Get cracking on clicking quality photos at night instead of just going through the exercise during the day time. Night time photography is a tricky art and needs practice to master. If you aspire to click pictures like a professional photographer, then please frame these words and hang it next to your bed --- “Thou Shalt Not Use Flash At Night”. That is, if you can help it.
Using low or dim light to shoot at night can be challenging. So how about you take your DSLR out of its case once the sun goes down, and start clicking. And while you are at it, here is a list of common night time photography mistakes which photographers commit.
1. Watch your shadow: The basic mistake which all of us make while clicking in a bright light source at night, is forgetting that we might invariably become a part of the picture because of our shadow. Standing between the light source and the subject you are clicking means your shadow is going to fall either on the object, or on the ground near it. So try to stand at an angle where the shadow doesn’t sneak into the frame.
2. Under exposure is a kill joy. So make some adjustments and set the ISO as high as possible. If you camera allows you to go up to 1600 or 3200, then don’t hesitate in setting it that high. It will help balance the natural and artificial light so you can get the correct exposure for your snaps.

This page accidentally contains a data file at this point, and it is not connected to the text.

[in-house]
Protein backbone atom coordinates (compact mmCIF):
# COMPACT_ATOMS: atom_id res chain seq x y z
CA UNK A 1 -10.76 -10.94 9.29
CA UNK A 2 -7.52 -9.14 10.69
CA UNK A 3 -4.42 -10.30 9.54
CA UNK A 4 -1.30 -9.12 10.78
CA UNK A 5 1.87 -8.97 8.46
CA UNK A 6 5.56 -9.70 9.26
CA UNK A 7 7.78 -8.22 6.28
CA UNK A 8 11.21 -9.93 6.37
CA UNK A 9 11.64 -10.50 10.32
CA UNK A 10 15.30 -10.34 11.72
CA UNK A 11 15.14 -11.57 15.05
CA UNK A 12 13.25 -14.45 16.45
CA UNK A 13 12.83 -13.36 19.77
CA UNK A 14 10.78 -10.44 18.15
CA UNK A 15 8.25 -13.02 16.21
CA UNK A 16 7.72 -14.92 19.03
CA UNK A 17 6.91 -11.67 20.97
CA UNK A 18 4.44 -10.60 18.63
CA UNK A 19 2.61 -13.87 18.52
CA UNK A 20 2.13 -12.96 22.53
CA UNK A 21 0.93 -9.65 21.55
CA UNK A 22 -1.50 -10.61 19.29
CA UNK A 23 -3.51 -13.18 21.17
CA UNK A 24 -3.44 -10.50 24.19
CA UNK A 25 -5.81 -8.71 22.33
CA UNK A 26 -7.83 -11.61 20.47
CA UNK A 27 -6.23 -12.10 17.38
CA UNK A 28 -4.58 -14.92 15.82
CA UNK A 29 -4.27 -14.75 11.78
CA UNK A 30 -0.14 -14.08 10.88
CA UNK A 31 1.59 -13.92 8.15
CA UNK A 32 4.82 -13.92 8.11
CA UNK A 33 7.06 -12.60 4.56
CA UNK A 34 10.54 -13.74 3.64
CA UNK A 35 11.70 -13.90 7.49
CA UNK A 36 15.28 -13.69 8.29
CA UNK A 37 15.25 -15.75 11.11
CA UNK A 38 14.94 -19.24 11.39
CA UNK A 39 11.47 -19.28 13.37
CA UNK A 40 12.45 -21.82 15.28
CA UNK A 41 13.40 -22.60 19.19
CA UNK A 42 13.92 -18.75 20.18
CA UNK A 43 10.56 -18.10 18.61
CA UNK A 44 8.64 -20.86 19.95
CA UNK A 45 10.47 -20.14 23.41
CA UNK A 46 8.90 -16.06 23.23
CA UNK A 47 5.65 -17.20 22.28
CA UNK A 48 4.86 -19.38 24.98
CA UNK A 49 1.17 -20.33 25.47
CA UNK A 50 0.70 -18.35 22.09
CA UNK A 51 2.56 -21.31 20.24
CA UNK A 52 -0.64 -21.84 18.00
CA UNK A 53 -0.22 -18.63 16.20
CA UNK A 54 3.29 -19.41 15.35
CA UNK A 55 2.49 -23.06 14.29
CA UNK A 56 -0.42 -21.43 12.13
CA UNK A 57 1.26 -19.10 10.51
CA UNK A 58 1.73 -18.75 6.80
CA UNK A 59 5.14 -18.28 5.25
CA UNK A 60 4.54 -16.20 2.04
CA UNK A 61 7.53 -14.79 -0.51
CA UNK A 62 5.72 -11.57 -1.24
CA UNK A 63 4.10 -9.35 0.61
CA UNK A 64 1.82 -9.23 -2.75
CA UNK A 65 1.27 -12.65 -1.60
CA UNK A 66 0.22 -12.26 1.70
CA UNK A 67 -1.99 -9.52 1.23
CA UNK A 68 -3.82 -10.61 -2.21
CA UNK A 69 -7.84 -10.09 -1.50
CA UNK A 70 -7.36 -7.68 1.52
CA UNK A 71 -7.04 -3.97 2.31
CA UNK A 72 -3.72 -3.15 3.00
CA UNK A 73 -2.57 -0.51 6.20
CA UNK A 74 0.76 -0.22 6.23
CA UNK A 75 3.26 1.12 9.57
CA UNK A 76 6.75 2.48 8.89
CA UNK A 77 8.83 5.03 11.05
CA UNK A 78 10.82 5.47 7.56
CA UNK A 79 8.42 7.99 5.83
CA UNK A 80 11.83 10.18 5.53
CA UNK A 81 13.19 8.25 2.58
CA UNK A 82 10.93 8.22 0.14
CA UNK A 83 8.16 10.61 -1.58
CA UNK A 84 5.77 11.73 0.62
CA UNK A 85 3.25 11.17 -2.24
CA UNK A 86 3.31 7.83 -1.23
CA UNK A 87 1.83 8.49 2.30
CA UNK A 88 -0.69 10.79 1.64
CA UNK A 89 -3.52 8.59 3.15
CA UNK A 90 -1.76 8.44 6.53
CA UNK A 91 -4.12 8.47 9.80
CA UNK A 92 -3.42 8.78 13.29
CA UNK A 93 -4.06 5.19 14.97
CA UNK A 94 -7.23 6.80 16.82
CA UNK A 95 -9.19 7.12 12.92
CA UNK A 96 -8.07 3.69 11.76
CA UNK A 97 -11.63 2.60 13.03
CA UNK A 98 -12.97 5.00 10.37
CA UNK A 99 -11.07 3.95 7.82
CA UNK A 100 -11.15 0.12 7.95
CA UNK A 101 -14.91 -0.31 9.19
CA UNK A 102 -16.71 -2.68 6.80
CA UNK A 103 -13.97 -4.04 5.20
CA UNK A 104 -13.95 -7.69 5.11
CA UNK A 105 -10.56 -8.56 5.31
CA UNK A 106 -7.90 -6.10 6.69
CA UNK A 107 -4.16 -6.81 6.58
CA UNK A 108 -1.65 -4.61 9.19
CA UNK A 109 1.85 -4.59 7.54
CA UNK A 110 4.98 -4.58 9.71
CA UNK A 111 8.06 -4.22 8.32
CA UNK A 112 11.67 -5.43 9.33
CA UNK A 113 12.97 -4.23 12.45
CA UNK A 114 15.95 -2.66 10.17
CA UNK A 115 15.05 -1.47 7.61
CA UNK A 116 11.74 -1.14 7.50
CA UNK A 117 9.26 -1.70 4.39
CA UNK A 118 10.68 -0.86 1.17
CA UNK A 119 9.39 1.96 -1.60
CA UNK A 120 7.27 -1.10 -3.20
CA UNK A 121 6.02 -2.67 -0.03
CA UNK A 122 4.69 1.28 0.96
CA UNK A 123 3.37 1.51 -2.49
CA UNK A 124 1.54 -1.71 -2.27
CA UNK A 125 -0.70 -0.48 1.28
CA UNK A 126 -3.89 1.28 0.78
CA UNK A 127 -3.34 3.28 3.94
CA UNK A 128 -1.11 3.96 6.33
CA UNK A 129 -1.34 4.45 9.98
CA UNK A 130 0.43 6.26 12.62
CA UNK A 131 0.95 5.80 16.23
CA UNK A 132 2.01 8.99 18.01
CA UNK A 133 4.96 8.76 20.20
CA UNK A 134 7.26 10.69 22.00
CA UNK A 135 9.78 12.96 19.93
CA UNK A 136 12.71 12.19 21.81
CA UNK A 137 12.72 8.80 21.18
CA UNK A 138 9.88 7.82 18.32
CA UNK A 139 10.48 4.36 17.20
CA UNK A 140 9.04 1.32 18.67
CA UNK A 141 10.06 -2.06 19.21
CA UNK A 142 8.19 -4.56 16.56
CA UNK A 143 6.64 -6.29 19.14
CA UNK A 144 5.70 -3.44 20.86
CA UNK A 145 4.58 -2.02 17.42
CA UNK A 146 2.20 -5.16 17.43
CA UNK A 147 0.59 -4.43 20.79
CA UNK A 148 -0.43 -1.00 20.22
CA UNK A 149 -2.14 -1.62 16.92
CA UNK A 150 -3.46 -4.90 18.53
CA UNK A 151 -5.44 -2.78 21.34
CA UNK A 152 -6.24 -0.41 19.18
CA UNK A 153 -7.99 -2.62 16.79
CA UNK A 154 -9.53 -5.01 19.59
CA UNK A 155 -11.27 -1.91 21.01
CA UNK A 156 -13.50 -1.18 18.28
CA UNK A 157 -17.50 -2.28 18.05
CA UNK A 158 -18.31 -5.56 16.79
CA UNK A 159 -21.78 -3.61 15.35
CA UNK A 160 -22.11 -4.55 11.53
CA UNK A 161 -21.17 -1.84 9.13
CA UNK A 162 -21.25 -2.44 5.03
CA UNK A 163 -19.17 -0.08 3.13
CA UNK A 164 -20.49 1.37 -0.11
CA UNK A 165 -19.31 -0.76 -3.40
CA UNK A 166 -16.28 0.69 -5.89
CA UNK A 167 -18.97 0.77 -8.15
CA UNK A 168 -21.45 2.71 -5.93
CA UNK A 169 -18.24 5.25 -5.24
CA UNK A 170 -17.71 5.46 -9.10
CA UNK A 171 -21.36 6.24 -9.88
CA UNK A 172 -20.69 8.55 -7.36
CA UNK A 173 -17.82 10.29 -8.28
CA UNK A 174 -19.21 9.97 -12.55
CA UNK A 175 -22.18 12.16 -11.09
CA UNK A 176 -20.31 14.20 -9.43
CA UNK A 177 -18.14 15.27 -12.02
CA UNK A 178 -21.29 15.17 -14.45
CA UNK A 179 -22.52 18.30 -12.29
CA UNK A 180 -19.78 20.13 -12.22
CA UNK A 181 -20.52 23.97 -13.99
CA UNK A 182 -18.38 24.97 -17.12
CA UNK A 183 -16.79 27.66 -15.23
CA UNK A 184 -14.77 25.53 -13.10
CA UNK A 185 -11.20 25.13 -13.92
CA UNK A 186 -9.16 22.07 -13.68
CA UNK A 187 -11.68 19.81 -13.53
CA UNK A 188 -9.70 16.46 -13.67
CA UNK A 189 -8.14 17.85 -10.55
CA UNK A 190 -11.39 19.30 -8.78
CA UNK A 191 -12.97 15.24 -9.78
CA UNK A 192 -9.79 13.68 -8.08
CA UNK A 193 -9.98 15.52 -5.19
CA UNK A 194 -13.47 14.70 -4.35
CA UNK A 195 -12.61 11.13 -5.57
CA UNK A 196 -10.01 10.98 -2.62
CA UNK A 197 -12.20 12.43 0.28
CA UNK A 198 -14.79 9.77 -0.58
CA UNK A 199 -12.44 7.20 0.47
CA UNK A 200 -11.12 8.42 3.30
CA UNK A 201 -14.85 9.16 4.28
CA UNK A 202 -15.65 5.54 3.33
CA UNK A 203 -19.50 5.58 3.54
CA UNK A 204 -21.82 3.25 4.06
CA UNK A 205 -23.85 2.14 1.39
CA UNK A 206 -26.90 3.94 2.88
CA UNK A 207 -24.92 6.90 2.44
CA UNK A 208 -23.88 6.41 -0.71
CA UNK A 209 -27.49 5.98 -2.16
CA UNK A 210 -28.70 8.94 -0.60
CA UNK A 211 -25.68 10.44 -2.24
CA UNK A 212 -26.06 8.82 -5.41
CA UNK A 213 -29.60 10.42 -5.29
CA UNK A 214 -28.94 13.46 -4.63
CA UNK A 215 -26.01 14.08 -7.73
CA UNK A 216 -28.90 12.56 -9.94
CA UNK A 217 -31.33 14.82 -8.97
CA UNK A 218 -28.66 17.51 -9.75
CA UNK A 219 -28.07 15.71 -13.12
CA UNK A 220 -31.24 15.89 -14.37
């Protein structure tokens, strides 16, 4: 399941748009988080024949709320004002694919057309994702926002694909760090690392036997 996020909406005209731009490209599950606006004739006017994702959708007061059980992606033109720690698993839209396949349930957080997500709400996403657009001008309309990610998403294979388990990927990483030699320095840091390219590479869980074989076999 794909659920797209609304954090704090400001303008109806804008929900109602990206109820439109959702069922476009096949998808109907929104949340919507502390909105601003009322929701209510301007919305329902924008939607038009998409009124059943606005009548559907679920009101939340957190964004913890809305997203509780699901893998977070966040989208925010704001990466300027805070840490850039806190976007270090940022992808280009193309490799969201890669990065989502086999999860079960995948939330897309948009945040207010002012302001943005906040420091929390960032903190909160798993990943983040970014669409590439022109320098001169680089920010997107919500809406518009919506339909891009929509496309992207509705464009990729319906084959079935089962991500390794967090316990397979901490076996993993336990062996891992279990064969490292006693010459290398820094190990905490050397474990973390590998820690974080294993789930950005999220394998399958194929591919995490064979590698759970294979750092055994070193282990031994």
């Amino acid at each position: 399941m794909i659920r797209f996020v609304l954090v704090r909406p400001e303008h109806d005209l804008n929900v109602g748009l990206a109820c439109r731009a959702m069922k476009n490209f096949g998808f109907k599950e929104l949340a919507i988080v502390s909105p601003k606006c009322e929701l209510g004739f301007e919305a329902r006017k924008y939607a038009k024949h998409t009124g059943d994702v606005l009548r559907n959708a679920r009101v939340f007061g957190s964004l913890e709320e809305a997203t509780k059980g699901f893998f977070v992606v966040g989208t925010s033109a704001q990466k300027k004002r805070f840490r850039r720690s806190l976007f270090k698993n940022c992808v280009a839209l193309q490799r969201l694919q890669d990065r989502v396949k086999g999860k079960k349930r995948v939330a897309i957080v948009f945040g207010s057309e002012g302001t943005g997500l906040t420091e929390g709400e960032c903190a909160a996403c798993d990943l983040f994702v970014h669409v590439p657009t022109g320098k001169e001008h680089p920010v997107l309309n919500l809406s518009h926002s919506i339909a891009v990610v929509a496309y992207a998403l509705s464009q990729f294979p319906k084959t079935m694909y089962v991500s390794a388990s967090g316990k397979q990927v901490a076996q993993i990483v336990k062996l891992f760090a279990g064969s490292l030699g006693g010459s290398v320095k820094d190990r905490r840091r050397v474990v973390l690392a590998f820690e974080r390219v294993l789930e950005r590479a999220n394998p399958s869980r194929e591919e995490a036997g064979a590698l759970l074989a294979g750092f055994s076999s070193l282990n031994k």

3. At the same time, beware of over exposing in your photograph. It will just unnaturally brighten up the frame and it might even look eerie to some. So play around with the exposure and try shooting some test photos before you go on.
4. Always use a tripod so that you don’t end up with blurry photos. It will also come in handy when you are shooting in long exposure.
5. Again, long exposure might cause noise to creep into your pictures. This happens with high ISO settings too. Try shooting in shorter exposure and then merging those multiple shots.
6. Shooting the Northern Lights are you? Your friends back in the city have every reason of being jealous of you for this. But it would be a short-lived ‘stardom’ (literally) for you if your pictures turn out horrible wrong. So while shooting the Aurora Borealisc, as it is also called, you might want to try using short exposure photos to minimize motion blur. Keep an earthly object in the frame as well, like a mountain or a tree top, to give an idea of the relative magnitude of this mesmerizing phenomenon.
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